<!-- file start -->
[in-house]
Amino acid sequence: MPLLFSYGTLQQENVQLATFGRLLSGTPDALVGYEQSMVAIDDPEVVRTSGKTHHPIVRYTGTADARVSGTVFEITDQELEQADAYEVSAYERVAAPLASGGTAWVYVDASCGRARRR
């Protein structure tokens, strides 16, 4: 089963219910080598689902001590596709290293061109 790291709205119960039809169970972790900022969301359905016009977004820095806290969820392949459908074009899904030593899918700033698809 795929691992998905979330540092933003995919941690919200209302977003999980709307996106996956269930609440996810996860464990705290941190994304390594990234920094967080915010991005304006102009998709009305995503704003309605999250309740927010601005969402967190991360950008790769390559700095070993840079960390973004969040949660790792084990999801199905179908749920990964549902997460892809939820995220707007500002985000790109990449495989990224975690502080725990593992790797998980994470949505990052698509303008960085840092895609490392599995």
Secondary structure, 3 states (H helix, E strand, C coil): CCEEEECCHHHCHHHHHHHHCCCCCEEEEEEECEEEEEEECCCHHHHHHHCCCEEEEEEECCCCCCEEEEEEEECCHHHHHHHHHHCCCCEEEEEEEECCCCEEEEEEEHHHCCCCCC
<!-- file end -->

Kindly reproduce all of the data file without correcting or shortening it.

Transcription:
[in-house]
Amino acid sequence: MPLLFSYGTLQQENVQLATFGRLLSGTPDALVGYEQSMVAIDDPEVVRTSGKTHHPIVRYTGTADARVSGTVFEITDQELEQADAYEVSAYERVAAPLASGGTAWVYVDASCGRARRR
């Protein structure tokens, strides 16, 4: 089963219910080598689902001590596709290293061109 790291709205119960039809169970972790900022969301359905016009977004820095806290969820392949459908074009899904030593899918700033698809 795929691992998905979330540092933003995919941690919200209302977003999980709307996106996956269930609440996810996860464990705290941190994304390594990234920094967080915010991005304006102009998709009305995503704003309605999250309740927010601005969402967190991360950008790769390559700095070993840079960390973004969040949660790792084990999801199905179908749920990964549902997460892809939820995220707007500002985000790109990449495989990224975690502080725990593992790797998980994470949505990052698509303008960085840092895609490392599995």
Secondary structure, 3 states (H helix, E strand, C coil): CCEEEECCHHHCHHHHHHHHCCCCCEEEEEEECEEEEEEECCCHHHHHHHCCCEEEEEEECCCCCCEEEEEEEECCHHHHHHHHHHCCCCEEEEEEEECCCCEEEEEEEHHHCCCCCC